Studies of the effects of estrogen in aquatic ecosystems largely focus on fish. In fish, estrogen reduces fecundity in females, reduces testicular development and fertility in males, and alters vitellogenin production in both sexes. One way estrogens enter aquatic environments is via wastewater effluents. Effluent samples from the Moccasin Bend Wastewater Treatment Facility in Chattanooga, Tennessee were tested for the presence of 17-beta-estradiol (E2), using an Agilent 1260 Infinity LC (HPLC). We were not able to detect the presence of E2 in these samples with the methods described. However, when effluent samples were spiked with stock E2 (final concentration of 0.318 mM), consistent retention times with a corresponding peak were seen. If E2 is present, the absorbable readings could be below the minimum accurate detection limit of our machine (3-2,000 mAU).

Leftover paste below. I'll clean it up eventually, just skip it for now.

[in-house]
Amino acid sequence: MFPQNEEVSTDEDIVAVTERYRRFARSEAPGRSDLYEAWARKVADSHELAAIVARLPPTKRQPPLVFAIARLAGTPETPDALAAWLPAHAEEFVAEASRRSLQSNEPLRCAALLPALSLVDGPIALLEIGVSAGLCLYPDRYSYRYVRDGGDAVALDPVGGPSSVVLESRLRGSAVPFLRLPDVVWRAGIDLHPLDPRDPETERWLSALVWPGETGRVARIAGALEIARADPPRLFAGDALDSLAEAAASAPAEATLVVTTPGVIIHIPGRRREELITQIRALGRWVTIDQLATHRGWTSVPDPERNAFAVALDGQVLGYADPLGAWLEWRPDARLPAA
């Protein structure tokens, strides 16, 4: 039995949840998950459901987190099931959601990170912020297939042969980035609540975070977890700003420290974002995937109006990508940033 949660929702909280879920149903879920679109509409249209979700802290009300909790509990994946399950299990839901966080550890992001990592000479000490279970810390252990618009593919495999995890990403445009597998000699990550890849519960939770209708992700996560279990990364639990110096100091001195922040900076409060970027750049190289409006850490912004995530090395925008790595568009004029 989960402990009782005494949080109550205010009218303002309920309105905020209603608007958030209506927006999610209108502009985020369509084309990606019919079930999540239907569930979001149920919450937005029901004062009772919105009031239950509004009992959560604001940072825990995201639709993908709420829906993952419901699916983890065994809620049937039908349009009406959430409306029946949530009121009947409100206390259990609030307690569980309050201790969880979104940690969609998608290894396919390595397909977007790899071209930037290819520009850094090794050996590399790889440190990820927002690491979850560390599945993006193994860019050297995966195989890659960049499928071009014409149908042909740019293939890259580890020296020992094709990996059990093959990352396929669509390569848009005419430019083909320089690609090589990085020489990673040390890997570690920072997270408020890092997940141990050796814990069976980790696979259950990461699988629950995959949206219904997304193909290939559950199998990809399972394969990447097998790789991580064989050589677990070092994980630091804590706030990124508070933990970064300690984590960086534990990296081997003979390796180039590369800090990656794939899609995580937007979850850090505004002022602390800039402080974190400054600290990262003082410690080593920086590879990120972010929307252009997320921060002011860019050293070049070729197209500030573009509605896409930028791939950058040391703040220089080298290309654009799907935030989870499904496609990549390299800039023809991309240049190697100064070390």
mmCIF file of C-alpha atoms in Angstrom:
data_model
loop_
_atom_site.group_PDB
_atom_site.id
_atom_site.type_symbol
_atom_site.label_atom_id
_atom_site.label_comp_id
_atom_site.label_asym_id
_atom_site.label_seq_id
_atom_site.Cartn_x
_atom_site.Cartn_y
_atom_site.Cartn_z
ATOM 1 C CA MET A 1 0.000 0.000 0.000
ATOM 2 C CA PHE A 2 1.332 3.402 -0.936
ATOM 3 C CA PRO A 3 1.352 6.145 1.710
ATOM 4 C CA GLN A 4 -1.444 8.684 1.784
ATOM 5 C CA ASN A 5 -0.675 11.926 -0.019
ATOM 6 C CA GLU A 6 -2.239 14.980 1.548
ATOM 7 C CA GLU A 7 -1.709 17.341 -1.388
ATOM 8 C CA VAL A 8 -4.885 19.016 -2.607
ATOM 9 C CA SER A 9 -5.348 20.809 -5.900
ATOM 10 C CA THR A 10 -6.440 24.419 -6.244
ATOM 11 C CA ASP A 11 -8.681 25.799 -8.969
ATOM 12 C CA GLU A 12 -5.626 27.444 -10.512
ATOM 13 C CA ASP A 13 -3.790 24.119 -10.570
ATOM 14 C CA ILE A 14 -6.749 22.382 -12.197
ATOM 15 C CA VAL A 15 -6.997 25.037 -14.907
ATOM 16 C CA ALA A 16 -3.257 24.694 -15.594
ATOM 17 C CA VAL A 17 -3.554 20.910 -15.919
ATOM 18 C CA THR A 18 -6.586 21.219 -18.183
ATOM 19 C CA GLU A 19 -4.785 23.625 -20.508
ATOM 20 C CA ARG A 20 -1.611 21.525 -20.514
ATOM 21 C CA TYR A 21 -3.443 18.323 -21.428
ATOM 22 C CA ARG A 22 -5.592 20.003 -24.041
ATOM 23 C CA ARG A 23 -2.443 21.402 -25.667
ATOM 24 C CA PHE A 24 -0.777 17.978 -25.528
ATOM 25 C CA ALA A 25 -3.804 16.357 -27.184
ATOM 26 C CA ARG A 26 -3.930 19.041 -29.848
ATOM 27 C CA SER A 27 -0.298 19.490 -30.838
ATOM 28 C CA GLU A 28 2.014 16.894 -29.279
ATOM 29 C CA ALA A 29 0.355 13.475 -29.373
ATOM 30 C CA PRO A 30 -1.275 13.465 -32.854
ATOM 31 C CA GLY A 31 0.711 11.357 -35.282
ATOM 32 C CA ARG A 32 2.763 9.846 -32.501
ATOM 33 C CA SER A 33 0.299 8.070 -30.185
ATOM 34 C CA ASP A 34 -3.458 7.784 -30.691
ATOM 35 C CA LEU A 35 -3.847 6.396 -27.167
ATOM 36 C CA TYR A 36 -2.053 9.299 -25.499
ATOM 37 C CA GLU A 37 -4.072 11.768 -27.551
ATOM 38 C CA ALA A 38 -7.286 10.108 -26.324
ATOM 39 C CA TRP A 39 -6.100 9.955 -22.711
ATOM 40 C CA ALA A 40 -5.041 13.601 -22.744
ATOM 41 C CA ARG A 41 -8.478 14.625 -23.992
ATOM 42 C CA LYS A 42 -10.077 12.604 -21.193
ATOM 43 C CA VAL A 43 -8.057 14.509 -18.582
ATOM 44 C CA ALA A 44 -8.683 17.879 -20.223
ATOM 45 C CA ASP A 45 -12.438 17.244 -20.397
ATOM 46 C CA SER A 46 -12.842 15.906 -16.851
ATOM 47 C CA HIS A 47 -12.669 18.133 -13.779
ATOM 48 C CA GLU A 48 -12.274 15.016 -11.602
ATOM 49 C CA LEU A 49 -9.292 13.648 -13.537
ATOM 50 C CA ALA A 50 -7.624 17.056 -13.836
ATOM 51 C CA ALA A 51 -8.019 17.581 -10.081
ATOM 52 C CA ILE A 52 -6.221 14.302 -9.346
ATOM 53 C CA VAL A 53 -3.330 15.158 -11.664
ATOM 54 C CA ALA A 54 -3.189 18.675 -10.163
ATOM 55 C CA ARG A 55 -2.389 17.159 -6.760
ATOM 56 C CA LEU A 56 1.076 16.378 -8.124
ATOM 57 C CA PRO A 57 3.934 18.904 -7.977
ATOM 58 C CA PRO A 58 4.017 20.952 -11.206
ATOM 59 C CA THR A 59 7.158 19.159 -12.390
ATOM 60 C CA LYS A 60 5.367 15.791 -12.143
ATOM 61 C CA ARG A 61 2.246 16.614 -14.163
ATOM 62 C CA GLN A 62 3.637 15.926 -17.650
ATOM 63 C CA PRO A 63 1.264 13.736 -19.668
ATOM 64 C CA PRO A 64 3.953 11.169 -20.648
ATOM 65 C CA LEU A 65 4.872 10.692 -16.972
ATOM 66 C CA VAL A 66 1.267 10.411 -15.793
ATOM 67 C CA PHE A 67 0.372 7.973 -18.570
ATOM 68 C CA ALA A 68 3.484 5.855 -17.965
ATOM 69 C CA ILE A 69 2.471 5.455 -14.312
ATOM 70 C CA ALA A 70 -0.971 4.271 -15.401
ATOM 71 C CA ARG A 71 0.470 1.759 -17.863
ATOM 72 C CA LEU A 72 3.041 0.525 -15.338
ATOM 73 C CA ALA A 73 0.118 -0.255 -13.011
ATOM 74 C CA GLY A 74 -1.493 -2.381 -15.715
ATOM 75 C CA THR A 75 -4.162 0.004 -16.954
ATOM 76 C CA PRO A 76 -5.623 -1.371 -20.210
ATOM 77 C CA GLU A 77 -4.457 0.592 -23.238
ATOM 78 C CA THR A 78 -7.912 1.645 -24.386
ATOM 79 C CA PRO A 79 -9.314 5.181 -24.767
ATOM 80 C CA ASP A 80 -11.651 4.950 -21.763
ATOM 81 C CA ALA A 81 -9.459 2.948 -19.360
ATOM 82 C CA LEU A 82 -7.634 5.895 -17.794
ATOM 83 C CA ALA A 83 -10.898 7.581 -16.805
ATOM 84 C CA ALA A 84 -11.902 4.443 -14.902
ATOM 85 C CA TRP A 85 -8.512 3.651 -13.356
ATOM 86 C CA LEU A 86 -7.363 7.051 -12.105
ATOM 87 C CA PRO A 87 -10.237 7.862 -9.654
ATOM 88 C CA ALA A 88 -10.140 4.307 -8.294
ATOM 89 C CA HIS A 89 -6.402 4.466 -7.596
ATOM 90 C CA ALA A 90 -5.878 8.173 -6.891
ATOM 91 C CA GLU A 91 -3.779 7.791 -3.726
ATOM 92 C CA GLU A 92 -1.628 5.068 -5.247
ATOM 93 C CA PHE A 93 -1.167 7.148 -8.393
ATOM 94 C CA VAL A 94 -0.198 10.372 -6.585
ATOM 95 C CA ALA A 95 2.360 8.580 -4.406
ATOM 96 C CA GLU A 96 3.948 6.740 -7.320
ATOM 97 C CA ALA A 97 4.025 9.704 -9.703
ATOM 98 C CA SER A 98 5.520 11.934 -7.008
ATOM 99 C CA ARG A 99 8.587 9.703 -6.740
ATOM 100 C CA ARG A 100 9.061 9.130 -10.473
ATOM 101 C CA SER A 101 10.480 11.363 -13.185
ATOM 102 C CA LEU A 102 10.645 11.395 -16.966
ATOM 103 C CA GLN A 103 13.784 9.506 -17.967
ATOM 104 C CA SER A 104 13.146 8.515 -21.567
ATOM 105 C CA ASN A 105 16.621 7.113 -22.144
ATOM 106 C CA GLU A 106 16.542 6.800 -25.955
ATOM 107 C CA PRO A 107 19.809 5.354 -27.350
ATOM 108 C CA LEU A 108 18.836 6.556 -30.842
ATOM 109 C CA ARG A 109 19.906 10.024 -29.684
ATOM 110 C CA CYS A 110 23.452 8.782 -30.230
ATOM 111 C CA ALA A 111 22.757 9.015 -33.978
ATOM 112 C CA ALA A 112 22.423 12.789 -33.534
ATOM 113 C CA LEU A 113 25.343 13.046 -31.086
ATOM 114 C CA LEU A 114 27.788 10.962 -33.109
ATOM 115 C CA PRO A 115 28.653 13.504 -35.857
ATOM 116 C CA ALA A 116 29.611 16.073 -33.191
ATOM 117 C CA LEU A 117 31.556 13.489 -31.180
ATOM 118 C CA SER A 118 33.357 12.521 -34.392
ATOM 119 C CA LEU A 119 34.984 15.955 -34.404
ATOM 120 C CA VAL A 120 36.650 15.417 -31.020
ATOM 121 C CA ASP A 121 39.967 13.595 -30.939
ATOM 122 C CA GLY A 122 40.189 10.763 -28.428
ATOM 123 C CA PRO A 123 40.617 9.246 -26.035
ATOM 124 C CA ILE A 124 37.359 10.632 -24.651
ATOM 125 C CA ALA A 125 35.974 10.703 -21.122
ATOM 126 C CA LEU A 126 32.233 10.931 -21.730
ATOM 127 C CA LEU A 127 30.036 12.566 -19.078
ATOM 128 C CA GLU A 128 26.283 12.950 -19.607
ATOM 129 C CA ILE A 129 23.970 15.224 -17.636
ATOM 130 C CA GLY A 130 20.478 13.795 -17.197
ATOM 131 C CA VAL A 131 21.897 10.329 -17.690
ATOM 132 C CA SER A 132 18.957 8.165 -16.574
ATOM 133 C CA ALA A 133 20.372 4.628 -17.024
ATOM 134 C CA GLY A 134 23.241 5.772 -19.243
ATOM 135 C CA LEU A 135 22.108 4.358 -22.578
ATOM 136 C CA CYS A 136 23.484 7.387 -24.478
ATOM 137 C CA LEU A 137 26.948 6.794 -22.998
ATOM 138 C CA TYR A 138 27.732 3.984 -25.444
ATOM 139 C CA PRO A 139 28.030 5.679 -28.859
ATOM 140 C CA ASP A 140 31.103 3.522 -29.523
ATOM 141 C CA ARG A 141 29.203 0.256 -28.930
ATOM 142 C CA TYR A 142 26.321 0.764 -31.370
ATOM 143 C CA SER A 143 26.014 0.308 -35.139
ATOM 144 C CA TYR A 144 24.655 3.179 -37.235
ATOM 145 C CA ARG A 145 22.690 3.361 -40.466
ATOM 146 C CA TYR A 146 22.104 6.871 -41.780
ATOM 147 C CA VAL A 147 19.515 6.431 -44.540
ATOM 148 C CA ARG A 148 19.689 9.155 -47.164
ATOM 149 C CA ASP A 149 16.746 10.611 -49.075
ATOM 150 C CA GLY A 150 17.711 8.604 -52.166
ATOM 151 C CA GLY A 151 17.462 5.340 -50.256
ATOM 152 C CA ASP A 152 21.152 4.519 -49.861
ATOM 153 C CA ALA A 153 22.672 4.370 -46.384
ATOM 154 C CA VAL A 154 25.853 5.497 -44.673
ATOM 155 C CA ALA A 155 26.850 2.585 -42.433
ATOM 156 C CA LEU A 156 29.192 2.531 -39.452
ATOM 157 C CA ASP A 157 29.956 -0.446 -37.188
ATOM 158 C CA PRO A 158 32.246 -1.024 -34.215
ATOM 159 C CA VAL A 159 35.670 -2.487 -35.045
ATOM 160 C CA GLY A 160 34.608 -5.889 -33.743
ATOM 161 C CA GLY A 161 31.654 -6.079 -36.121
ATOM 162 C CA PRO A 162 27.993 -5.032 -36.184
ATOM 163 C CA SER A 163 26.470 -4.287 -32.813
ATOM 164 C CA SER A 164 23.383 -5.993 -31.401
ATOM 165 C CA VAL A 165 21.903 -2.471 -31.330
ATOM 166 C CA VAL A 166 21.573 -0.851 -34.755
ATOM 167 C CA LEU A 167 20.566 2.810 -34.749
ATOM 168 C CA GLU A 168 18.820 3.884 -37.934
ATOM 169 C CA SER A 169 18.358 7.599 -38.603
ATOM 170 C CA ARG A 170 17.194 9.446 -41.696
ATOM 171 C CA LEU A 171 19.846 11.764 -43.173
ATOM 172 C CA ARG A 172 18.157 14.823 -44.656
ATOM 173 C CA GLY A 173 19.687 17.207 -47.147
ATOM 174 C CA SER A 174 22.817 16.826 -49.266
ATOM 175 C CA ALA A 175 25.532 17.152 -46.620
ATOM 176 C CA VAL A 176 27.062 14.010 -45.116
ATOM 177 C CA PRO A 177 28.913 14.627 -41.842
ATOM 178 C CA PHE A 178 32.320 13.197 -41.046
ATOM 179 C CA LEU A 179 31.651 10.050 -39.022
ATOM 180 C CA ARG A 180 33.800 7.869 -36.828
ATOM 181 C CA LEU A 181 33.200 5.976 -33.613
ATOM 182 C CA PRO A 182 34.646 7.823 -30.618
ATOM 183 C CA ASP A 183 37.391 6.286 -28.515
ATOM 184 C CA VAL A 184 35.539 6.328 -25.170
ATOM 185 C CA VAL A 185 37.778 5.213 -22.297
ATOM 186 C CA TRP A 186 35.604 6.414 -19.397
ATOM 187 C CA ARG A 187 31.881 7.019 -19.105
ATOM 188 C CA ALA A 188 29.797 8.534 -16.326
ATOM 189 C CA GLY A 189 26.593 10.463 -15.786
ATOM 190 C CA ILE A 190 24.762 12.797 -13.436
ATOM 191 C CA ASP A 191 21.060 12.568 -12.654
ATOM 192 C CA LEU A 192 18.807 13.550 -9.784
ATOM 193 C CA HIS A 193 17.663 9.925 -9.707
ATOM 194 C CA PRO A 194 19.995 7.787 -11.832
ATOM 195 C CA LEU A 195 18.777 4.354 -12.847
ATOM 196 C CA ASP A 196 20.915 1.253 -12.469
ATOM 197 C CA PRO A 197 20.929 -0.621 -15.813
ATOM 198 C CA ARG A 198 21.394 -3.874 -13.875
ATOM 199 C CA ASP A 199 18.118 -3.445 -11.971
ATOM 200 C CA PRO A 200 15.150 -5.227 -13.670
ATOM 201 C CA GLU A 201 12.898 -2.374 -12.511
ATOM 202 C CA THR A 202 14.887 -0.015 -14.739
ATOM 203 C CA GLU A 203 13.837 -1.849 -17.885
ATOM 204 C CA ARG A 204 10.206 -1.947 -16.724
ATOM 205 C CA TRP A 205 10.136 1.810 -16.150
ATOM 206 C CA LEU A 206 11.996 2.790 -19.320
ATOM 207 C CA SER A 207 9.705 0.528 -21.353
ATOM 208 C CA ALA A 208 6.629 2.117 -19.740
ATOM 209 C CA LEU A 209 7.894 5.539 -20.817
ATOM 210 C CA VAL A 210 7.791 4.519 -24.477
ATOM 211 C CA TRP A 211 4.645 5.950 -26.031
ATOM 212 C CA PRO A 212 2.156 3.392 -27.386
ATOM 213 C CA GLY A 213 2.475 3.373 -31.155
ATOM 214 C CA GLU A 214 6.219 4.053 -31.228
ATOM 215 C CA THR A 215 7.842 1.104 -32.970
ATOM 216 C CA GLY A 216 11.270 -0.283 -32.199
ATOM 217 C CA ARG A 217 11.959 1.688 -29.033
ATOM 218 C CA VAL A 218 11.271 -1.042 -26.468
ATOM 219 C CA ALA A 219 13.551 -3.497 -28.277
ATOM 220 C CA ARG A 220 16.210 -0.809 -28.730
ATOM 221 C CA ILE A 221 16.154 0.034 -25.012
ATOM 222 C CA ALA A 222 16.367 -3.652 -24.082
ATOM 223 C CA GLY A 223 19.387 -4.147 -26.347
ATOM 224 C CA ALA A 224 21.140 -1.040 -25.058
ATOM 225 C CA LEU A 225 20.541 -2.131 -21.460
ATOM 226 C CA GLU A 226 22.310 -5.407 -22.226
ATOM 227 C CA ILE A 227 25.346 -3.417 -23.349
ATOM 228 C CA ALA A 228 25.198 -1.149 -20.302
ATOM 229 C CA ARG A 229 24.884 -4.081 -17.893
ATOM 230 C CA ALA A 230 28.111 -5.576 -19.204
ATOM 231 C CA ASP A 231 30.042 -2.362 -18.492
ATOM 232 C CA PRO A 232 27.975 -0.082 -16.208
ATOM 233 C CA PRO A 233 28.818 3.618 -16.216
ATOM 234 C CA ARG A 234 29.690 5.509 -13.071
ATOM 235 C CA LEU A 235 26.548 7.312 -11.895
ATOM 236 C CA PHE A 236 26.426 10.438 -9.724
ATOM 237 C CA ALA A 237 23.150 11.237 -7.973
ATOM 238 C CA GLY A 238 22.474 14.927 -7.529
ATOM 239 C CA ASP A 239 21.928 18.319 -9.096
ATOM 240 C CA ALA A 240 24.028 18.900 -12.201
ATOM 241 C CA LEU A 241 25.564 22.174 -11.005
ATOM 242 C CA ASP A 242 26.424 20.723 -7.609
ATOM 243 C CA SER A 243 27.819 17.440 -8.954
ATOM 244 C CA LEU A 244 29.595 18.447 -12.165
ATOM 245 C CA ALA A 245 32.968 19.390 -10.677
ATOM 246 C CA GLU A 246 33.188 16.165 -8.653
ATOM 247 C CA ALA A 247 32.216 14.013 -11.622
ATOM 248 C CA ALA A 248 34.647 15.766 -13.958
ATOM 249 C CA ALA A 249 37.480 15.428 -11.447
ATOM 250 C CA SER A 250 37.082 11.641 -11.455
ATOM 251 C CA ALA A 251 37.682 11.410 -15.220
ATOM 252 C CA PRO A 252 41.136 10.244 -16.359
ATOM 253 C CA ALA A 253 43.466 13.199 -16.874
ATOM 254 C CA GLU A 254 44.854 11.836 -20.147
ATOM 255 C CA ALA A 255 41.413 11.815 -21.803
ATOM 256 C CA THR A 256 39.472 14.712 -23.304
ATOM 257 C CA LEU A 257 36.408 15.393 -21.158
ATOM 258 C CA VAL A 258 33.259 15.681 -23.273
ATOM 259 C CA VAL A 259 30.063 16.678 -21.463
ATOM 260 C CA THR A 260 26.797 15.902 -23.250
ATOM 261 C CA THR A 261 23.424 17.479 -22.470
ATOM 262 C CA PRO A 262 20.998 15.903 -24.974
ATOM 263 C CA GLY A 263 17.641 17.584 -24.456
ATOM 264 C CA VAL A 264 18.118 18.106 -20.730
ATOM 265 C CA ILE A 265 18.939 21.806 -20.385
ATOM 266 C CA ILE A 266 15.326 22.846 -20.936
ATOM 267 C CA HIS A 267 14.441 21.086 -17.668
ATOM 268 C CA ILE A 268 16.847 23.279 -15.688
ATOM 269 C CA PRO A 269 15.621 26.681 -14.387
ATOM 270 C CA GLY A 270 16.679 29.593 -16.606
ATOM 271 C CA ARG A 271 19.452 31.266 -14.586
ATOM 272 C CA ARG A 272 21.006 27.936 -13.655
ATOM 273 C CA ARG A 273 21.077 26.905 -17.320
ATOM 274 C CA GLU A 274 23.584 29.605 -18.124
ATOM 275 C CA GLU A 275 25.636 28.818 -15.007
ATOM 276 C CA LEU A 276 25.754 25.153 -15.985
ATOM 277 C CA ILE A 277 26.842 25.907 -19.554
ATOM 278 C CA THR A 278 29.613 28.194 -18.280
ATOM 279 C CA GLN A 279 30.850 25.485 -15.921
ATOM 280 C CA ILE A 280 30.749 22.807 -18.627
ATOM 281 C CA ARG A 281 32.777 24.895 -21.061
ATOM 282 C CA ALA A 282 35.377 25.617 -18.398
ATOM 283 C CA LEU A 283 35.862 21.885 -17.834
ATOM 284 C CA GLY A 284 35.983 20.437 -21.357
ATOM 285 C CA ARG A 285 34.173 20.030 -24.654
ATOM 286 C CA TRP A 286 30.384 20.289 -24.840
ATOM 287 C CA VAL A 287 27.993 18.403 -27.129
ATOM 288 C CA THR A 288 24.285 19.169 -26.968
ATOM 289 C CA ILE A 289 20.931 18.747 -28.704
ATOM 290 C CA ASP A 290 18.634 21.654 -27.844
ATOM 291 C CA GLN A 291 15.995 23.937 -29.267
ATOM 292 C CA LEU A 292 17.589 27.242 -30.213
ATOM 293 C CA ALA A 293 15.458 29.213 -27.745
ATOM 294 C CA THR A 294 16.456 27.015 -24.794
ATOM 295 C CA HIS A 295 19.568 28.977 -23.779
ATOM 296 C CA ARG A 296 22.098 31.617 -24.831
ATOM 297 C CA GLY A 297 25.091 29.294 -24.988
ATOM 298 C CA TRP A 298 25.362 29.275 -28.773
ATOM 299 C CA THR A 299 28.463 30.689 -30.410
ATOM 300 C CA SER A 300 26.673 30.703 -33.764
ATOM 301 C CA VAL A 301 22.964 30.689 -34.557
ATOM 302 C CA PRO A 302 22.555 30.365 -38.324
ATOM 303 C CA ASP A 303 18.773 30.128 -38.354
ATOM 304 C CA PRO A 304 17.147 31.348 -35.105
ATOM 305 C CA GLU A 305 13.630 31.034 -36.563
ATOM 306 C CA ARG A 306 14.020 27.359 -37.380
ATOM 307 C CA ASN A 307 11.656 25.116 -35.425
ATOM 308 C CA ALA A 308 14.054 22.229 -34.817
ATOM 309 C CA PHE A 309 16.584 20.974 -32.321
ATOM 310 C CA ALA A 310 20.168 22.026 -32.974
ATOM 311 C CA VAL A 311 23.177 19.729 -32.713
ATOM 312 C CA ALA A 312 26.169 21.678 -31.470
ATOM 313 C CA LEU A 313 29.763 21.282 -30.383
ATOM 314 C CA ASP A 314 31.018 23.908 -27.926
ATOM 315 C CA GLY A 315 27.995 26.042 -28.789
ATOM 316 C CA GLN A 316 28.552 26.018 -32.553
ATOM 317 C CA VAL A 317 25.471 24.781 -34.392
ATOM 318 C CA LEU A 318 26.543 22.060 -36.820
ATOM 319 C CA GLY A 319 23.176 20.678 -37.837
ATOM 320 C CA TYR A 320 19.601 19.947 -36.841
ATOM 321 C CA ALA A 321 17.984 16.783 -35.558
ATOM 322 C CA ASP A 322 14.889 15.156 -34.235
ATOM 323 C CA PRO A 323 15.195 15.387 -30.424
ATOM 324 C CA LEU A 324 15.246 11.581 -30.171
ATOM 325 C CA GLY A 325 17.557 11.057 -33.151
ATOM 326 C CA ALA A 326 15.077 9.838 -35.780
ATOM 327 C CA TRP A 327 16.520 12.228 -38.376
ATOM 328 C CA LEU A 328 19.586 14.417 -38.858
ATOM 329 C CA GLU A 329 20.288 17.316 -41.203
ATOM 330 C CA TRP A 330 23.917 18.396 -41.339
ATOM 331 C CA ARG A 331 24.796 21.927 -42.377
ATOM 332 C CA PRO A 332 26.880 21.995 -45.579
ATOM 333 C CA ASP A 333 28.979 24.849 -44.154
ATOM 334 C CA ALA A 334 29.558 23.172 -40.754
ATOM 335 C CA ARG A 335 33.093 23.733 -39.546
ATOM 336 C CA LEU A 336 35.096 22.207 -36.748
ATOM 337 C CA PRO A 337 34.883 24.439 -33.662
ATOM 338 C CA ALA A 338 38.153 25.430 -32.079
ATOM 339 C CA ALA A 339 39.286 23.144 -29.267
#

Fisher, Alexa Mariah and Thornton, Benjamin J., "Method for the Detection of 17-B-estradiol in Wastewater Facility Effluents Using HPLC" (2018). Research in Biology. 8.